It is known that new technologies are capable of changing our society and style of life. However, those changes happen way faster, nowadays! The world has shifted considerately in the last twenty years or so, after witnessing the creation of extremely useful tools – such as smartphones or streaming services – and the improvement of some other sorts of technologies that existed prior, such as the Internet. Thankfully, education in general has taken advantage of those developments, and today, I’m here to show you how.
Using Technology in Our Favour
So, if the technology itself has the power of changing society in a matter of a dozen years or so, it is expected for it to be able to change the process of education, as well. Physical encyclopedias are falling out of favour, allowing online search engines, such as Google, to emerge. Information itself is way more accessible now: one or two touches away, literally! Self-education has never been this easy.
Even the most conservative schools of a developed country can’t fully resist technology and its constant evolution. Blackboards are being replaced by dry-erase boards and even those are already being changed by interactive digital boards. The creation of e-mails and softwares such as Skype or Zoom have also facilitated communication between students and teachers, especially during the Covid-19 outbreak, which forced schools all over the world to proceed with the academic year, virtually. Needless to say, that would be completely impossible twenty years ago.
As you can see, technology has changed education in a way that it is now possible to study in almost every circumstance:
- You can’t deliver your essay, personally? E-mail it to your professor!
- You can’t attend classes tomorrow? Send him a message, via WhatsApp, explaining the situation!
- Are you in the middle of a pandemic that pretty much completely changed our routines? Join the class on Zoom and listen to your professor’s lecture, live and online!
Plus, you can communicate with your colleagues without the need for physical interaction. Of course, it is preferable to work with them personally, sometimes. Unfortunately, it just isn’t always possible. One of your colleagues from your group project may be out of town, forcing the group to work online.
Is Technology Erasing Traditional Ways of Education?
Now, is technology erasing traditional ways of education? Yes, but also no. It’s more accurate if we say that technology improves certain ways of educating and creates methods that complete the ones that existed prior. It is way easier to learn how to play a musical instrument if you pay someone to teach you personally, but there are millions of YouTube videos that complement what your teacher has taught you. Is it possible to learn to play the instrument with YouTube videos alone? Yes, but it is slower because you don’t have someone there, physically, that can point out exactly what you’re doing wrong and what to do to correct it. The best way for you to be educated about something that requires actual practice is to learn in person and complement what you’ve learnt with the help of the Internet. Which means: technology can make it easier for you to learn about all sorts of subjects, but it must not replace traditional methods in their entirety, just develop them.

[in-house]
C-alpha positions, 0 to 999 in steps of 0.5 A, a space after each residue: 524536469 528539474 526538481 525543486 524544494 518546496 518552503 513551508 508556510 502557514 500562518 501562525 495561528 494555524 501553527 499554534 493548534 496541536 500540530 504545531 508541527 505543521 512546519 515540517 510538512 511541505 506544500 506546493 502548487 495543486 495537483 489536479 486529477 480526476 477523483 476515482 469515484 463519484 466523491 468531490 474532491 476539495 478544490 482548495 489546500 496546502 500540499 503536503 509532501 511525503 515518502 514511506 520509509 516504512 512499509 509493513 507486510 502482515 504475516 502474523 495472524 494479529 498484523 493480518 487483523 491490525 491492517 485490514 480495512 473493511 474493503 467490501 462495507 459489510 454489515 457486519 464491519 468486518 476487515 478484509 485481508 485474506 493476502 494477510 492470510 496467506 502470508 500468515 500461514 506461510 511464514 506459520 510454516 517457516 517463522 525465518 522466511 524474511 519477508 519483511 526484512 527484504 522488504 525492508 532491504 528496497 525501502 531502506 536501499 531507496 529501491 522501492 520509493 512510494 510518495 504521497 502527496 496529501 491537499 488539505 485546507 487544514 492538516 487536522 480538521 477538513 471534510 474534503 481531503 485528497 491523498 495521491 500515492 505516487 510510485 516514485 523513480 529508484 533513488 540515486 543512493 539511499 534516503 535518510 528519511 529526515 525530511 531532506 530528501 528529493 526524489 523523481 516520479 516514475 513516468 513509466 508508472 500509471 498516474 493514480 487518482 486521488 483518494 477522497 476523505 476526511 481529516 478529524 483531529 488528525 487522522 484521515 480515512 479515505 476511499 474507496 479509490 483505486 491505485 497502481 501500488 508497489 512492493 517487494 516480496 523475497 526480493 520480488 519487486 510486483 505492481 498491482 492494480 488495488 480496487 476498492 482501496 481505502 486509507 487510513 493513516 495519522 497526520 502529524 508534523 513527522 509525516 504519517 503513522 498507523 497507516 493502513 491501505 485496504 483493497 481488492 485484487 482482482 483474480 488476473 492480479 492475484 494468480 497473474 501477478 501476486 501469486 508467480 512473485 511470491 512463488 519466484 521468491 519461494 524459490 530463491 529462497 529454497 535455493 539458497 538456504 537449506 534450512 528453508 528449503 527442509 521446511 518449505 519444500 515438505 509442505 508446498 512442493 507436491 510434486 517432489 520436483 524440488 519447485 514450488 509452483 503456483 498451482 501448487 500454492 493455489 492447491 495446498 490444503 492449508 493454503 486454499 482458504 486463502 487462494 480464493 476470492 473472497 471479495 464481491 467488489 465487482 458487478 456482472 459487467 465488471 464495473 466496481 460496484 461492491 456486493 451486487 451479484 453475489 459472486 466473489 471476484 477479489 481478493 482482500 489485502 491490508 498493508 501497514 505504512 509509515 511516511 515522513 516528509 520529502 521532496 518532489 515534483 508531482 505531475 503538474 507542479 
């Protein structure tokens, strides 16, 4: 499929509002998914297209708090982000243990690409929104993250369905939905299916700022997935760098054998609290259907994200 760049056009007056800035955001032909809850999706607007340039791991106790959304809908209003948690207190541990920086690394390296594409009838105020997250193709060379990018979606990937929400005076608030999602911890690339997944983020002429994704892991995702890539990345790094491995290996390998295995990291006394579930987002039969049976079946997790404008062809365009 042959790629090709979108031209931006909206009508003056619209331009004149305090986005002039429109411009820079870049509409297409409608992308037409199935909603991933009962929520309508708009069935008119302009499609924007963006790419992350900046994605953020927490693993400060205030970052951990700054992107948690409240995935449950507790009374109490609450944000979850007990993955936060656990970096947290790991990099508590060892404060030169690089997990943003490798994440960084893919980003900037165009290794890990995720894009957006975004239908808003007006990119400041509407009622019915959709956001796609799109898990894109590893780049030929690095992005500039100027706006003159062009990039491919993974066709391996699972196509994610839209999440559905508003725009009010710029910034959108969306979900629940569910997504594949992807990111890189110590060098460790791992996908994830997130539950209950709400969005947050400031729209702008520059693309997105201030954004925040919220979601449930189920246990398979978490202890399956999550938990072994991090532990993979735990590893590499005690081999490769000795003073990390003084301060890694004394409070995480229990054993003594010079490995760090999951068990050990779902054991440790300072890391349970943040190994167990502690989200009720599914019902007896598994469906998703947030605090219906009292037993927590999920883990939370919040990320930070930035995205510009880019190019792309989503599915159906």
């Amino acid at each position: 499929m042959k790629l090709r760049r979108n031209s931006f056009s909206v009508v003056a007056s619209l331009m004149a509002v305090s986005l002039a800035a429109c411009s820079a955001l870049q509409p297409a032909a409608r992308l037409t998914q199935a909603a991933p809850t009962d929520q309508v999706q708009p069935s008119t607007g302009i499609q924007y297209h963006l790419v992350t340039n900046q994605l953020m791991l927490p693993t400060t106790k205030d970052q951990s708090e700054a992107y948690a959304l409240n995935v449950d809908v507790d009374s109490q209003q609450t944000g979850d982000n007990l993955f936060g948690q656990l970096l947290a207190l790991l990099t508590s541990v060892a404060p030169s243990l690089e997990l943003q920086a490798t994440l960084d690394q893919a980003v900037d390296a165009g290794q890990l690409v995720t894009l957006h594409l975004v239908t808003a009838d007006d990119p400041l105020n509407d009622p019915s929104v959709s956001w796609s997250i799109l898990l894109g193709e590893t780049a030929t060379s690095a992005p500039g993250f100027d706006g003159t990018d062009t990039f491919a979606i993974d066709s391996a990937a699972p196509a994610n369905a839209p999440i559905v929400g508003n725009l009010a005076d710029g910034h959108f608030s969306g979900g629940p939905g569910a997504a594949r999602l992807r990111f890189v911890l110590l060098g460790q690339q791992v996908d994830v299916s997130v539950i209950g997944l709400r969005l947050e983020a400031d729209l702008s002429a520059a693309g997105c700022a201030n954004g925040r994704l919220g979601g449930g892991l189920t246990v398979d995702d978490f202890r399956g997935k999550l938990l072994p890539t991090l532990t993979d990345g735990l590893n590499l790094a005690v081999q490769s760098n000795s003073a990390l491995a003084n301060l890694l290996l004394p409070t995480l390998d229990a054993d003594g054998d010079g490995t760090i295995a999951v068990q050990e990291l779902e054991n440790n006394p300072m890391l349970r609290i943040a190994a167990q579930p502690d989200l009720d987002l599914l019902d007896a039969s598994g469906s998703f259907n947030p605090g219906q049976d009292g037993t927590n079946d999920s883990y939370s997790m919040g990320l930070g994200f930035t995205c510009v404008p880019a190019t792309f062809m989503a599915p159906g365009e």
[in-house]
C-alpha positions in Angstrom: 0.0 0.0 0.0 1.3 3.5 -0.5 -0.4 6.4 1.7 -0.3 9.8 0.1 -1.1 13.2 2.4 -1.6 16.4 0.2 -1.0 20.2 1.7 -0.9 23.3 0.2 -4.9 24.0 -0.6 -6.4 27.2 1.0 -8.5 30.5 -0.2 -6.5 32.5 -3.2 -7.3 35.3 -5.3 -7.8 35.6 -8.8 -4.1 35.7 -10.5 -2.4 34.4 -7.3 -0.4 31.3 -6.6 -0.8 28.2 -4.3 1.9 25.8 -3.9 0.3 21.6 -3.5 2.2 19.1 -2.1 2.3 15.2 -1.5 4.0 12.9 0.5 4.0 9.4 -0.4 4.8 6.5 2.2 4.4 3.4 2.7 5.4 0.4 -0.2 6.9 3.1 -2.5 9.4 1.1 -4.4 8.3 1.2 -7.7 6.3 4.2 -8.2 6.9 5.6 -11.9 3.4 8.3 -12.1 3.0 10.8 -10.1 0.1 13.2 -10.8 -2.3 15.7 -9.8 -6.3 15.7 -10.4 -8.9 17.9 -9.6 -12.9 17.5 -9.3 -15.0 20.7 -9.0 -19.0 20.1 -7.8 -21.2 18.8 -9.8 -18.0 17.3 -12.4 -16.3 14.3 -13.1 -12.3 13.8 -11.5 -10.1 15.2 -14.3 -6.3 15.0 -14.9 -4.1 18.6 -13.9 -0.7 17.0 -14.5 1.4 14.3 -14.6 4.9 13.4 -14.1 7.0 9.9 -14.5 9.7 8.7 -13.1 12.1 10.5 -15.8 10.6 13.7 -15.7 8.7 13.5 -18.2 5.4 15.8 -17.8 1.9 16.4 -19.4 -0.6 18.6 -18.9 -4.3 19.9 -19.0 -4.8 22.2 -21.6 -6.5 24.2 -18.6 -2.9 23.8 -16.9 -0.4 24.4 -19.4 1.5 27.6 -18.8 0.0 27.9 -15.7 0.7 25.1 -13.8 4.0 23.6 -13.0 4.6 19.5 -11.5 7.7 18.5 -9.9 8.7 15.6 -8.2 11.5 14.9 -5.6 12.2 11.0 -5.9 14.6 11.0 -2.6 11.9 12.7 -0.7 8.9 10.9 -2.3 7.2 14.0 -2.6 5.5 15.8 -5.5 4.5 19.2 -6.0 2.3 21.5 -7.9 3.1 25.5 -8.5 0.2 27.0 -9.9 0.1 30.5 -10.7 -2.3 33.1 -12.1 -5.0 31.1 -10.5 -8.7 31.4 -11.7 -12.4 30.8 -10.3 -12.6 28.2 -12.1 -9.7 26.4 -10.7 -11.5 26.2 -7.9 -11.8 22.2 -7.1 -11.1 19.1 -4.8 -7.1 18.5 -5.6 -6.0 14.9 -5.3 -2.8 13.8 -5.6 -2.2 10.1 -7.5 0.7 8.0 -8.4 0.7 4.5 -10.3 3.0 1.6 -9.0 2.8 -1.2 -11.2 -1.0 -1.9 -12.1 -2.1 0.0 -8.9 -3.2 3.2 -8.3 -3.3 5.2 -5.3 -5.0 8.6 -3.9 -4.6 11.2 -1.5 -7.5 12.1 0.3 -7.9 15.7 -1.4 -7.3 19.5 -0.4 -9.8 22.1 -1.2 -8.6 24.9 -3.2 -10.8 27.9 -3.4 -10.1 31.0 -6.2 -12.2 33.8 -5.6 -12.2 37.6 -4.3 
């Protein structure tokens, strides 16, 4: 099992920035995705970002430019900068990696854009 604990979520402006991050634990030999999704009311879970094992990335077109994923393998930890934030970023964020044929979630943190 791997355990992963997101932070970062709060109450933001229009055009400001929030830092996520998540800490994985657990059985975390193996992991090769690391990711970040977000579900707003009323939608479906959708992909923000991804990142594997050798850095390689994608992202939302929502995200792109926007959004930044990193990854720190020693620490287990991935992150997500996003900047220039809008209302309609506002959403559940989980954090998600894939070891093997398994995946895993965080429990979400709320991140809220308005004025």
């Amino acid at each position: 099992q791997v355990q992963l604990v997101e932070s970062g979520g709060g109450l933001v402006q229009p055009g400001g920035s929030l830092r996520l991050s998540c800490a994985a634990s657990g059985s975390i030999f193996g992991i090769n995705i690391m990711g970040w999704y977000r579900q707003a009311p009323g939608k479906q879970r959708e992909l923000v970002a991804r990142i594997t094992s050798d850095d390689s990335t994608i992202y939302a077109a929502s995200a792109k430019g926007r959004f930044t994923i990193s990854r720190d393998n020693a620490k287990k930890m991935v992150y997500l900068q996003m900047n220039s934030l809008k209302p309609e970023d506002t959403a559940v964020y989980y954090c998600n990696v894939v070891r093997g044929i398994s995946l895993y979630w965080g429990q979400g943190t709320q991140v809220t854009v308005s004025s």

Encyclopedias never really disappeared, it is just a lot more practical to have them online, where they can be updated in real-time. On the other hand, physical encyclopedias can only be updated from time to time, releasing a new edition regularly, while many people continue to have outdated information on their desks. Of course, there are also downsides to this: if the information is more accessible now, and a wide percentage of the global population has access to the Internet, then it is also easier to be misled and to fall into fake information, unsettling then the process of self-education. In that case, it is necessary to be more careful and to develop strategies that allow you to filter what’s fake and what’s trust-worthy.
Technology changes our style of life, including education. We are virtually closer than ever, even if that isn’t, physically, the case. Access to information has never been this high and self-education hasn’t been as easy as it is now. Despite that, some traditional ways of education never left. Instead, they were updated by technology and complemented by other secondary methods. Schools are ready to continue their academic year, even during a pandemic, because of technology. Of course, there are downsides, but the solution for a problem creates, inevitably, another problem. We just have to adapt to these problems to overcome them and to be ready to repeat the process.